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Canadian multiculturalism begins in the family

Alexander Du

Thursday, July 27, 2017

Alex Du, COO, with his family in 2014.
The staff of Salt + Light Media come from 14 different countries. This summer, for Canada's 150th anniversary, we are reflecting on what makes Canada so special to each of us. Here Alexander Du, Chief Operating Officer, reflects on his family's Canadian story.
As I read, watch and hear the amazing stories about Canada’s past, and some of its not so proud moments too, I reflect on who I am and where I fit into this Canadian mosaic. I look no further to my father and my mother, their respective origins, how they came to meet and the life they made together for themselves and their children.
My mother, Jeannine Du (nee Beaulieu) was born in St. Boniface, Manitoba. At the time, St. Boniface was home to the largest francophone community outside of the Province of Quebec and was predominantly a Roman Catholic community. The history of Saint-Boniface, effectively founded by the Church, is inextricably linked to Confederation, French language rights and the history of Canada. In 1818, Father Provencher, Father Dumoulin and seminarian Guillaume Etienne Edge arrived in Winnipeg to set up a Catholic Mission east of the Red River. Shortly after their arrival, Catholic schools were also set up and in 1844, the Grey Nuns from Montreal were invited to set up a hospital. This was also the year that Louis Riel was born. Saint Boniface was, in effect, the mother parish for many French settlements in Western Canada and the clergy had an impact and interacted frequently with its main political actors such as Louis Riel.
In 1908, this magnificent Cathedral was completed and stood for 60 years before an unfortunate fire burned most of it down. The facade remains and is incorporated into a new Cathedral building.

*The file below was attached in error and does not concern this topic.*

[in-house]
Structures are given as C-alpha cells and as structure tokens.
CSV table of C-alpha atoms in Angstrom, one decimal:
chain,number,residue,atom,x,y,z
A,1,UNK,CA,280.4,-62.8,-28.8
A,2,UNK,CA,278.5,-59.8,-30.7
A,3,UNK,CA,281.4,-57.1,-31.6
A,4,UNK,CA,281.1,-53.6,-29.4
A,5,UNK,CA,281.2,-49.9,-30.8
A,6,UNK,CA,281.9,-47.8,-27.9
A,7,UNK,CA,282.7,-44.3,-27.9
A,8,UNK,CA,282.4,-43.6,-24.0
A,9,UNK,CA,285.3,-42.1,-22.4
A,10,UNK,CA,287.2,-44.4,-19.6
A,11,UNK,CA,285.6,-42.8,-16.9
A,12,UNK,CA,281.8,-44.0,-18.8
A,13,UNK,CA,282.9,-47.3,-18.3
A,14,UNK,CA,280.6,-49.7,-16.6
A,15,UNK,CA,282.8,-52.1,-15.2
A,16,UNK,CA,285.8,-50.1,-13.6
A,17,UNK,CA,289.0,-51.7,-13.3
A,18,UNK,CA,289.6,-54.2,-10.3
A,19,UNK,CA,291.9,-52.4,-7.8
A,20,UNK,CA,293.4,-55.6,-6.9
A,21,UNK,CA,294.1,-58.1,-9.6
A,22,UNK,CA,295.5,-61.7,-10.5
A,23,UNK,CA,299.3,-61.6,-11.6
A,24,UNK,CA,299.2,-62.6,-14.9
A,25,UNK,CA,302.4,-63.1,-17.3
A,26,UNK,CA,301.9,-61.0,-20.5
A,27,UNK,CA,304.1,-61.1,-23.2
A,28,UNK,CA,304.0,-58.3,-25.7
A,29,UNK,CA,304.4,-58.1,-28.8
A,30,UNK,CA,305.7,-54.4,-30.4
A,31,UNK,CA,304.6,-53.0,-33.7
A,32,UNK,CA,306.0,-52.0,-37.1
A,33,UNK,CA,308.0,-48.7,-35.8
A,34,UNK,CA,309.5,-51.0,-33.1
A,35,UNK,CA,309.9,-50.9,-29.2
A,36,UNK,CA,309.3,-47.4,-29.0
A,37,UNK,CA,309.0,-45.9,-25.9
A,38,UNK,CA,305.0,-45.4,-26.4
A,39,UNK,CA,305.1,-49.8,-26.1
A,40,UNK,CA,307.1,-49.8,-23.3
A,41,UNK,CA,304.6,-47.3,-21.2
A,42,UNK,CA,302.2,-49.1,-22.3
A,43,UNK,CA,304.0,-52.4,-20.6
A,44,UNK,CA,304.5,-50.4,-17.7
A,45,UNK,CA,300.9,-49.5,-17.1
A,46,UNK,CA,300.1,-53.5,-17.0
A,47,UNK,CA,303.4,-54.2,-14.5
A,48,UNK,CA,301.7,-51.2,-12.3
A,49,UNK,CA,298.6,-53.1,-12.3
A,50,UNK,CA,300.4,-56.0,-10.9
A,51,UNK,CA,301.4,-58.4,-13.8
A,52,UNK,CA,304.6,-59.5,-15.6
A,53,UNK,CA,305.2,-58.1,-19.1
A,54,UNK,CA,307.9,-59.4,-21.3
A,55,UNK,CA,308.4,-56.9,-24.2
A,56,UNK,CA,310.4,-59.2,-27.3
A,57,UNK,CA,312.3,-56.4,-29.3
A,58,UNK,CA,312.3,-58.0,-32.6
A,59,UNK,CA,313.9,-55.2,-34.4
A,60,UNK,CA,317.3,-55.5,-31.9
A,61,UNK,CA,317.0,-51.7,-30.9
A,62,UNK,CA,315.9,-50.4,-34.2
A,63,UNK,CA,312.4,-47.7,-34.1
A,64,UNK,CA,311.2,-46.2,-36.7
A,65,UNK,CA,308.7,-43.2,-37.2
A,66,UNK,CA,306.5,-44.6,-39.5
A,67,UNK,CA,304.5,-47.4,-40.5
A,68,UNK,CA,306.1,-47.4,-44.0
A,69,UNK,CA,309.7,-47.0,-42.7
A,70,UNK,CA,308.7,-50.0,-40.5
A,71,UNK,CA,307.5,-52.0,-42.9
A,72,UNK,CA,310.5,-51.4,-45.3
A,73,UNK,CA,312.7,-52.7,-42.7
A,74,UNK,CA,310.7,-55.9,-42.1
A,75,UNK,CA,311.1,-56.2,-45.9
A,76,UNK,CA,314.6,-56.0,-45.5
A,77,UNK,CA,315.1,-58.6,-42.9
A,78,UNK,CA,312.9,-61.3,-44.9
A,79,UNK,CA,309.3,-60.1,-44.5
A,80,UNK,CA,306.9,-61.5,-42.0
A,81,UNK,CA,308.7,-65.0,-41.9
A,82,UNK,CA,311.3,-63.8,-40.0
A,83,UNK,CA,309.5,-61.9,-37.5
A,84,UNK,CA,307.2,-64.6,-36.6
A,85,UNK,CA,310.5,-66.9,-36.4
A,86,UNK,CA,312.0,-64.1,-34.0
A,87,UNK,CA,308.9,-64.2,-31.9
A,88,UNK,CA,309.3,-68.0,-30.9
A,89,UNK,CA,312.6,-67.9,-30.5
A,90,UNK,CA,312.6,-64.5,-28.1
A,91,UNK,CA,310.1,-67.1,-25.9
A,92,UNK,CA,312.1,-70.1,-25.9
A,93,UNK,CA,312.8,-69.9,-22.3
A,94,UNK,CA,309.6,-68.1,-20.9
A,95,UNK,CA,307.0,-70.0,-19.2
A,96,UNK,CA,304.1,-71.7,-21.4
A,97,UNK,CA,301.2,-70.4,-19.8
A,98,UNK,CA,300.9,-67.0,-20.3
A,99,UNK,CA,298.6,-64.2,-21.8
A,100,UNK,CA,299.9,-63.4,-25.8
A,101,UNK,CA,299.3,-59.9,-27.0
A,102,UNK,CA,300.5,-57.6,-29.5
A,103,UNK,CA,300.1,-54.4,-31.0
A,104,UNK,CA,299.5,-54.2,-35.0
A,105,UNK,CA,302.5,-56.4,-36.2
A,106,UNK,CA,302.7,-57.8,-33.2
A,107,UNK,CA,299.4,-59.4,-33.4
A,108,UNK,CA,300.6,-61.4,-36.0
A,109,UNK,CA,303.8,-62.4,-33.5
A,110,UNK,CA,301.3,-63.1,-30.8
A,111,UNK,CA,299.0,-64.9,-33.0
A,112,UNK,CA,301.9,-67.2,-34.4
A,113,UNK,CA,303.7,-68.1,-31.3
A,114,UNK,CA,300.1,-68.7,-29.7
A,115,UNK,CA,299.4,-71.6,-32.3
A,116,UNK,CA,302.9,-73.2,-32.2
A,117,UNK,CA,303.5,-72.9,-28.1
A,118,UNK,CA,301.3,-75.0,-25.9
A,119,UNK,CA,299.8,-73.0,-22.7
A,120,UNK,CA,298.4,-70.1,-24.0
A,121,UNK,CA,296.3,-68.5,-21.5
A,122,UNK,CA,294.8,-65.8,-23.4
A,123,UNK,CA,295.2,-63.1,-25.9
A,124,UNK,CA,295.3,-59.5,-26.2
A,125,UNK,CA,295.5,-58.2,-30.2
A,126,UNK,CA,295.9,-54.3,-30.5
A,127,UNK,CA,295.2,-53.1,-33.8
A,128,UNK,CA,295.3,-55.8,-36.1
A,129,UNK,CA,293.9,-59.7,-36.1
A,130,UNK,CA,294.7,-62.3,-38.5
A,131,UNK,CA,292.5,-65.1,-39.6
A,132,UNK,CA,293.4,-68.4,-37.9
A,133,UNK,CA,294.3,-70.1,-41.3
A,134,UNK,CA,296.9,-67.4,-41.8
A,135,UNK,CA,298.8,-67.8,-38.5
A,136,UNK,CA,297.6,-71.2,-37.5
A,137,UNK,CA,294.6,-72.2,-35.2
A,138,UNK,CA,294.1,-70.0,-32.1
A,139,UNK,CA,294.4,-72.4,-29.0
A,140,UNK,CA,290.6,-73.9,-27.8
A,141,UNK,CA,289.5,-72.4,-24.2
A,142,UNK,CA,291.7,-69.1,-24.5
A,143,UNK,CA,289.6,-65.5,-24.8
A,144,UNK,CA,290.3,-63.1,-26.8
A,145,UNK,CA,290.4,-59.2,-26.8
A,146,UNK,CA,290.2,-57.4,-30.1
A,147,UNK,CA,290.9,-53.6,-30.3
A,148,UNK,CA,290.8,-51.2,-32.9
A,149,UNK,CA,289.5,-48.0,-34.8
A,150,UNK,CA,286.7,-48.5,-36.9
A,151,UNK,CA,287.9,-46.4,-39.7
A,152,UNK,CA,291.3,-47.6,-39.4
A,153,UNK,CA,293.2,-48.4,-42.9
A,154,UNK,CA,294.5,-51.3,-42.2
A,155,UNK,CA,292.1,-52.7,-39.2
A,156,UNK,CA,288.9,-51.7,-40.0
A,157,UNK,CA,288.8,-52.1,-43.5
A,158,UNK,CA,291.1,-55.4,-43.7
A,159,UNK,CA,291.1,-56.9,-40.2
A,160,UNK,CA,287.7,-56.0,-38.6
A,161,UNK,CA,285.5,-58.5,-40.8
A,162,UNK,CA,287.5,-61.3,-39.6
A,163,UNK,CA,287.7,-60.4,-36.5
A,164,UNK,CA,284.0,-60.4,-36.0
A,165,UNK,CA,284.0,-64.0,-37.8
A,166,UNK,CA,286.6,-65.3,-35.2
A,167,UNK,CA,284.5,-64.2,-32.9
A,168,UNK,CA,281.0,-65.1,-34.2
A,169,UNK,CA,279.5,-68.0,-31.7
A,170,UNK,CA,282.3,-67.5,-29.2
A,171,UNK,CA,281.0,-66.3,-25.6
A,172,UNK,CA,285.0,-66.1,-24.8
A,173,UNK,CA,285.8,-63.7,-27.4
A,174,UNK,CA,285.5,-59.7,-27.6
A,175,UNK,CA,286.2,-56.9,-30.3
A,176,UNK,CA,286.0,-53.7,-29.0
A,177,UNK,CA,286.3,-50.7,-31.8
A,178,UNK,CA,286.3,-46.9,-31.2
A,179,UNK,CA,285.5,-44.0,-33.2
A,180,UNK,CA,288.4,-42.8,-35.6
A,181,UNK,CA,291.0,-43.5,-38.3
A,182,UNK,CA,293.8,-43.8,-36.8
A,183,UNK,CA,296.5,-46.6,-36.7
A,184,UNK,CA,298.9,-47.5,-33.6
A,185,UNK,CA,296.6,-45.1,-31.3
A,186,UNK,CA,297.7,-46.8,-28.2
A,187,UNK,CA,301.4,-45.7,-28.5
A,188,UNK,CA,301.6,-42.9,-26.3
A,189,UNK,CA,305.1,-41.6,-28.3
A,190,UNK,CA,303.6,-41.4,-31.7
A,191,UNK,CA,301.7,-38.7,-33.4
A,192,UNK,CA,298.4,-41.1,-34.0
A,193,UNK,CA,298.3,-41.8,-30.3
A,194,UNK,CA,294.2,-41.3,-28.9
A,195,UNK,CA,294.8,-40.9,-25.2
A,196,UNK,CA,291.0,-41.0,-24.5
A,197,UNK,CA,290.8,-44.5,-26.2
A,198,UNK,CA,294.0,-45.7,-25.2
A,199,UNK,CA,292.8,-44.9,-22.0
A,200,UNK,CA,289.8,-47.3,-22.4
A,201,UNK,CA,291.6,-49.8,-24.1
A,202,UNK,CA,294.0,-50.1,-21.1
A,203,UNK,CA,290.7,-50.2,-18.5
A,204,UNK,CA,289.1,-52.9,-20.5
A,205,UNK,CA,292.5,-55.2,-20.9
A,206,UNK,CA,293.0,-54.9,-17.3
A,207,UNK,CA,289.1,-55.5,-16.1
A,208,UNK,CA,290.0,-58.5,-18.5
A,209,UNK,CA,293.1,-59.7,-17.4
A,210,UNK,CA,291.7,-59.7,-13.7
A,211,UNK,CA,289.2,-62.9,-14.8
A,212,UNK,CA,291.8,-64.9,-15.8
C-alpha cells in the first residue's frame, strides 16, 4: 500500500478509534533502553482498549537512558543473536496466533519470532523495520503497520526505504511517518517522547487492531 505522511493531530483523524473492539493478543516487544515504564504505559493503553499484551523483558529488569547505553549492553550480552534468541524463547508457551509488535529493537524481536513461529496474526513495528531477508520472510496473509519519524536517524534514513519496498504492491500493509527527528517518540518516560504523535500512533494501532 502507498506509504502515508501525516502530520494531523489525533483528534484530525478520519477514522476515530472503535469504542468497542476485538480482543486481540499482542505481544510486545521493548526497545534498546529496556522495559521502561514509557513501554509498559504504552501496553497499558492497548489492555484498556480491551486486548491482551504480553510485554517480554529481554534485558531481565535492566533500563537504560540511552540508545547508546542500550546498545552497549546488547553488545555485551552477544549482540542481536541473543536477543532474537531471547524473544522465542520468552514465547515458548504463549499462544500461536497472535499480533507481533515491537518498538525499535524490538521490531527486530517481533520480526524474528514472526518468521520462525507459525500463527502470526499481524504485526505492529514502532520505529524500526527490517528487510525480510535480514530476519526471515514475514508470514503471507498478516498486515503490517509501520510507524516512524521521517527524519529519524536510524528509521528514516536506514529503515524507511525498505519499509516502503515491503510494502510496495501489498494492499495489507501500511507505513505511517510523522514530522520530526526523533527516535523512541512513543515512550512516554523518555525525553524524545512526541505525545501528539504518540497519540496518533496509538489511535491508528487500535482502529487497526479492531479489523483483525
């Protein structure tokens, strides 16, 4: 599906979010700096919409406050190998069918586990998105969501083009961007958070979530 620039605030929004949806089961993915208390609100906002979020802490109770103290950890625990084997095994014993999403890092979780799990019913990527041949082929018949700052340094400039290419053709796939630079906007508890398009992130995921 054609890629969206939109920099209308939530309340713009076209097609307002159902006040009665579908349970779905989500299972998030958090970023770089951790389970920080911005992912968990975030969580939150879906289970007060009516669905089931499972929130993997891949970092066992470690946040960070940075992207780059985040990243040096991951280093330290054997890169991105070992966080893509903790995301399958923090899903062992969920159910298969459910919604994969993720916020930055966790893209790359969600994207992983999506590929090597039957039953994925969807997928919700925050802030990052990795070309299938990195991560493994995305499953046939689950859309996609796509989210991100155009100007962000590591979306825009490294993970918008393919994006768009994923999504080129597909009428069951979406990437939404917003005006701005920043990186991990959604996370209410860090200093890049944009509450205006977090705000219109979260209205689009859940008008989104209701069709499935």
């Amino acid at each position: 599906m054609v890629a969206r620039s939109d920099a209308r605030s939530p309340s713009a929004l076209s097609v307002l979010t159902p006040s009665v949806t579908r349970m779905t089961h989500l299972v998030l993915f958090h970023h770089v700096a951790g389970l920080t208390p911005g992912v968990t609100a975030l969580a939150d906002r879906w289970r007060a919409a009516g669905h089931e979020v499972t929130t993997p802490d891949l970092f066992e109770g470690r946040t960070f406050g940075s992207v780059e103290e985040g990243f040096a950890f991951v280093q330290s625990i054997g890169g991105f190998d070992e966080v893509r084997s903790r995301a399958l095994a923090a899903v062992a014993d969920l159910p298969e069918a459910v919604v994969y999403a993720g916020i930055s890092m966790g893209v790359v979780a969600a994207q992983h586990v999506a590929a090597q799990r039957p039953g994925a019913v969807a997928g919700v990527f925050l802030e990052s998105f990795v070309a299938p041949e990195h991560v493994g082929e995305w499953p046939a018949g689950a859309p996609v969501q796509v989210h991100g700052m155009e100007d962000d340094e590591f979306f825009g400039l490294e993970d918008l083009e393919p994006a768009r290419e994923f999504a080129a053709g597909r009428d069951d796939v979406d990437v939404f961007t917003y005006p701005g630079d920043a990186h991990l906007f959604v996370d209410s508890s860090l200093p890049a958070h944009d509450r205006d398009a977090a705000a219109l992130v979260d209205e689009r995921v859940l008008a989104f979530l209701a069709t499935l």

By 1869, this small francophone fur trading settlement, and the surrounding areas such as St. Norbert, Fort Garry, the Pembina La Salle river crossing, all falling within the Archdiocese of Saint Boniface led by Archbishop Taché, would become the centre stage for a massive struggle between the Manitoba provisional government led by the French speaking Metis and the government of Canada. It is well documented elsewhere how Riel and his French speaking Métis, predominantly Catholic, formed the Manitoba Provisional Government; how they seized Fort Garry during the Red River Rebellion and how the death of John Scott, the North West Rebellion and the subsequent trial and hanging of Louis Riel, helped foster and strengthen an already growing sense of Quebec nationalism in the late 1800’s, and which continues today. These historical events also led the province of Manitoba, only 20 years after joining confederation, to pass legislation in 1890 that altered Manitoba's school system and abolished French as an official language in the province. Due to the demographic makeup of the regional area, which was primarily made up of French speaking Catholics and English speaking Protestants, this legislation was seen as a response to the disputes between French Catholics and English Protestants; a dispute which first arose when Riel rushed to form the Provisional government without including the views and participation of English Protestants. This Act was seen by many as an attack on the rights of both Catholics and French speaking Canadians. Certainly, things have changed over time and French and Catholic schools thrive in Manitoba today but the impact of this tumultuous period of time in the history of Manitoba and St. Boniface also had a lasting direct impact on my mother and the Church in St. Boniface. She told us stories how they would have official English language text books in their desks that they would pull out only when the provincial inspectors would visit their schools and how they would have to stash and hide their the French books on a moment’s notice. Undeterred, the French speaking nuns and clergy of St. Boniface would continue to teach their students in French well into the 1940’s and 50’s until laws became more lax! She also told me of the discomfort she and her mother sometimes felt when they would cross the Provencher bridge into the “Anglo” side of Winnipeg and how they always felt uncomfortable shopping at the big department stores because they were French speaking. Over time, this dissipated but the divide between French and English, Catholic and Protestant was real for many in Winnipeg during my mother’s youth.